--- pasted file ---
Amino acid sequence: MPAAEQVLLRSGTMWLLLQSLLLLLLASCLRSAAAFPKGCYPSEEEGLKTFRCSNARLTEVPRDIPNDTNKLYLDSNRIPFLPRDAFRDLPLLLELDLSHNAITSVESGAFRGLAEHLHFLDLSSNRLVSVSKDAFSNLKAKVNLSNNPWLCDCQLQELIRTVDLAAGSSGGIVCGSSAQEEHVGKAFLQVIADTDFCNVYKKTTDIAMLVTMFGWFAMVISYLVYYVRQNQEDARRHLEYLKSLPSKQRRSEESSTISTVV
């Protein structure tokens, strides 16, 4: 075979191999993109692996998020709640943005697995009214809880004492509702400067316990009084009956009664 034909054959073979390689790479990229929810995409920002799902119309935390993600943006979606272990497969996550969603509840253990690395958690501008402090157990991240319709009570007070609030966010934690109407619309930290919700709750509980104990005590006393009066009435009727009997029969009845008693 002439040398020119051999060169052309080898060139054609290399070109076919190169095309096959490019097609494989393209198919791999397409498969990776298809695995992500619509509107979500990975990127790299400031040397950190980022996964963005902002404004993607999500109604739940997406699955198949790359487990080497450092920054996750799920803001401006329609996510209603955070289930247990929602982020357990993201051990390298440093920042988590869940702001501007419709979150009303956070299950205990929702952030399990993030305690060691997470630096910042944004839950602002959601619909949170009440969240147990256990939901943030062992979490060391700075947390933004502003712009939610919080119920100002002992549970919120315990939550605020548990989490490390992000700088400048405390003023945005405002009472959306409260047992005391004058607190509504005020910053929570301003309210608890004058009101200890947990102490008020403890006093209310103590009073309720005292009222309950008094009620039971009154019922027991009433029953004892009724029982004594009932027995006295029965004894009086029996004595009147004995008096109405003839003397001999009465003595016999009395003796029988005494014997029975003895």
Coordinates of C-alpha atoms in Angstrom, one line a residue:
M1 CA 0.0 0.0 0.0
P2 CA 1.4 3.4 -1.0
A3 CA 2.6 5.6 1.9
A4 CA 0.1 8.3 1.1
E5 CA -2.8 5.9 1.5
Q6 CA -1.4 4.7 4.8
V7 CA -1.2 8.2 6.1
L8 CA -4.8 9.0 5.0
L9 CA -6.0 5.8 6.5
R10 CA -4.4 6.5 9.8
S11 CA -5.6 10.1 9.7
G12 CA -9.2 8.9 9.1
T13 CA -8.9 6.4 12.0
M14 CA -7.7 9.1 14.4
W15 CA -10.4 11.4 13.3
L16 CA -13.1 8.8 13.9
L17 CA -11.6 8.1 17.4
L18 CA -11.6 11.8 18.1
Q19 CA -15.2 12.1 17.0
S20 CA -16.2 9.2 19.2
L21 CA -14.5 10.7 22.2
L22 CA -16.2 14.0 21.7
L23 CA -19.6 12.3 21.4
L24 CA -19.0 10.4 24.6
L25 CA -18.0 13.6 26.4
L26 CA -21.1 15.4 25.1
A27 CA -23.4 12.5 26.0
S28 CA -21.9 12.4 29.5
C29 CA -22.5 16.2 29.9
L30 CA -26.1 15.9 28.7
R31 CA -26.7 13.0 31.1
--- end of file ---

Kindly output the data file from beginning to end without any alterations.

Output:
Amino acid sequence: MPAAEQVLLRSGTMWLLLQSLLLLLLASCLRSAAAFPKGCYPSEEEGLKTFRCSNARLTEVPRDIPNDTNKLYLDSNRIPFLPRDAFRDLPLLLELDLSHNAITSVESGAFRGLAEHLHFLDLSSNRLVSVSKDAFSNLKAKVNLSNNPWLCDCQLQELIRTVDLAAGSSGGIVCGSSAQEEHVGKAFLQVIADTDFCNVYKKTTDIAMLVTMFGWFAMVISYLVYYVRQNQEDARRHLEYLKSLPSKQRRSEESSTISTVV
């Protein structure tokens, strides 16, 4: 075979191999993109692996998020709640943005697995009214809880004492509702400067316990009084009956009664 034909054959073979390689790479990229929810995409920002799902119309935390993600943006979606272990497969996550969603509840253990690395958690501008402090157990991240319709009570007070609030966010934690109407619309930290919700709750509980104990005590006393009066009435009727009997029969009845008693 002439040398020119051999060169052309080898060139054609290399070109076919190169095309096959490019097609494989393209198919791999397409498969990776298809695995992500619509509107979500990975990127790299400031040397950190980022996964963005902002404004993607999500109604739940997406699955198949790359487990080497450092920054996750799920803001401006329609996510209603955070289930247990929602982020357990993201051990390298440093920042988590869940702001501007419709979150009303956070299950205990929702952030399990993030305690060691997470630096910042944004839950602002959601619909949170009440969240147990256990939901943030062992979490060391700075947390933004502003712009939610919080119920100002002992549970919120315990939550605020548990989490490390992000700088400048405390003023945005405002009472959306409260047992005391004058607190509504005020910053929570301003309210608890004058009101200890947990102490008020403890006093209310103590009073309720005292009222309950008094009620039971009154019922027991009433029953004892009724029982004594009932027995006295029965004894009086029996004595009147004995008096109405003839003397001999009465003595016999009395003796029988005494014997029975003895």
Coordinates of C-alpha atoms in Angstrom, one line a residue:
M1 CA 0.0 0.0 0.0
P2 CA 1.4 3.4 -1.0
A3 CA 2.6 5.6 1.9
A4 CA 0.1 8.3 1.1
E5 CA -2.8 5.9 1.5
Q6 CA -1.4 4.7 4.8
V7 CA -1.2 8.2 6.1
L8 CA -4.8 9.0 5.0
L9 CA -6.0 5.8 6.5
R10 CA -4.4 6.5 9.8
S11 CA -5.6 10.1 9.7
G12 CA -9.2 8.9 9.1
T13 CA -8.9 6.4 12.0
M14 CA -7.7 9.1 14.4
W15 CA -10.4 11.4 13.3
L16 CA -13.1 8.8 13.9
L17 CA -11.6 8.1 17.4
L18 CA -11.6 11.8 18.1
Q19 CA -15.2 12.1 17.0
S20 CA -16.2 9.2 19.2
L21 CA -14.5 10.7 22.2
L22 CA -16.2 14.0 21.7
L23 CA -19.6 12.3 21.4
L24 CA -19.0 10.4 24.6
L25 CA -18.0 13.6 26.4
L26 CA -21.1 15.4 25.1
A27 CA -23.4 12.5 26.0
S28 CA -21.9 12.4 29.5
C29 CA -22.5 16.2 29.9
L30 CA -26.1 15.9 28.7
R31 CA -26.7 13.0 31.1